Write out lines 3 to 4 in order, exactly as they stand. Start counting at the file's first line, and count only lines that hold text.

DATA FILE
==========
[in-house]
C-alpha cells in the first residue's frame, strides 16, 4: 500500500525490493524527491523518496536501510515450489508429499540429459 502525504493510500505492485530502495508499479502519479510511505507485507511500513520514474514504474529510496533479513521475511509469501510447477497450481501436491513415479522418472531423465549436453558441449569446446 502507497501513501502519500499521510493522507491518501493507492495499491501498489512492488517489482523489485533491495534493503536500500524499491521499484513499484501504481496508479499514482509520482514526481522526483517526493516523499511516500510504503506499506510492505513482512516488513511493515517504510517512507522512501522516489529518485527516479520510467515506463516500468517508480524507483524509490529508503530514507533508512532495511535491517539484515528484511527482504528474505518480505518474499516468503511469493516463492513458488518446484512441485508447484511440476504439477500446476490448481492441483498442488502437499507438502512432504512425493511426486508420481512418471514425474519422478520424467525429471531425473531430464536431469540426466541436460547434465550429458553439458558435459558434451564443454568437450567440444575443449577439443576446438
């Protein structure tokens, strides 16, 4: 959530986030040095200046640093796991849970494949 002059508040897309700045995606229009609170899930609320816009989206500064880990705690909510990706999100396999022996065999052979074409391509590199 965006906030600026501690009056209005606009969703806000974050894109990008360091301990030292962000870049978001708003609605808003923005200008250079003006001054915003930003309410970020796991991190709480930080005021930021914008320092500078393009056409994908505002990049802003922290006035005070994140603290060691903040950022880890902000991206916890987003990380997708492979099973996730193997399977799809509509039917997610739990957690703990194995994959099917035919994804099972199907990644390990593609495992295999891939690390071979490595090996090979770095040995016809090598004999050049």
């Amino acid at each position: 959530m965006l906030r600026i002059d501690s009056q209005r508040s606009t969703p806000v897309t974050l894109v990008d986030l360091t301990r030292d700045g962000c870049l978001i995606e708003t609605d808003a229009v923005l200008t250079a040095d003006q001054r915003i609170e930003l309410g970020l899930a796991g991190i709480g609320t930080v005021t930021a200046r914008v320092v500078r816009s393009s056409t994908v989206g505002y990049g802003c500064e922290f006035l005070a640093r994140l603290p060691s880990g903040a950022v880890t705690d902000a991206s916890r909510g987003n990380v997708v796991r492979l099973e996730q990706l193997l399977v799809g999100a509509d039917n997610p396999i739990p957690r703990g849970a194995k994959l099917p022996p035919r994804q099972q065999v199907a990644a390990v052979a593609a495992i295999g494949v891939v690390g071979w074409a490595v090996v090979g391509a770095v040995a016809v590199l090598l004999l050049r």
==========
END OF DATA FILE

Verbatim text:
């Protein structure tokens, strides 16, 4: 959530986030040095200046640093796991849970494949 002059508040897309700045995606229009609170899930609320816009989206500064880990705690909510990706999100396999022996065999052979074409391509590199 965006906030600026501690009056209005606009969703806000974050894109990008360091301990030292962000870049978001708003609605808003923005200008250079003006001054915003930003309410970020796991991190709480930080005021930021914008320092500078393009056409994908505002990049802003922290006035005070994140603290060691903040950022880890902000991206916890987003990380997708492979099973996730193997399977799809509509039917997610739990957690703990194995994959099917035919994804099972199907990644390990593609495992295999891939690390071979490595090996090979770095040995016809090598004999050049």
């Amino acid at each position: 959530m965006l906030r600026i002059d501690s009056q209005r508040s606009t969703p806000v897309t974050l894109v990008d986030l360091t301990r030292d700045g962000c870049l978001i995606e708003t609605d808003a229009v923005l200008t250079a040095d003006q001054r915003i609170e930003l309410g970020l899930a796991g991190i709480g609320t930080v005021t930021a200046r914008v320092v500078r816009s393009s056409t994908v989206g505002y990049g802003c500064e922290f006035l005070a640093r994140l603290p060691s880990g903040a950022v880890t705690d902000a991206s916890r909510g987003n990380v997708v796991r492979l099973e996730q990706l193997l399977v799809g999100a509509d039917n997610p396999i739990p957690r703990g849970a194995k994959l099917p022996p035919r994804q099972q065999v199907a990644a390990v052979a593609a495992i295999g494949v891939v690390g071979w074409a490595v090996v090979g391509a770095v040995a016809v590199l090598l004999l050049r």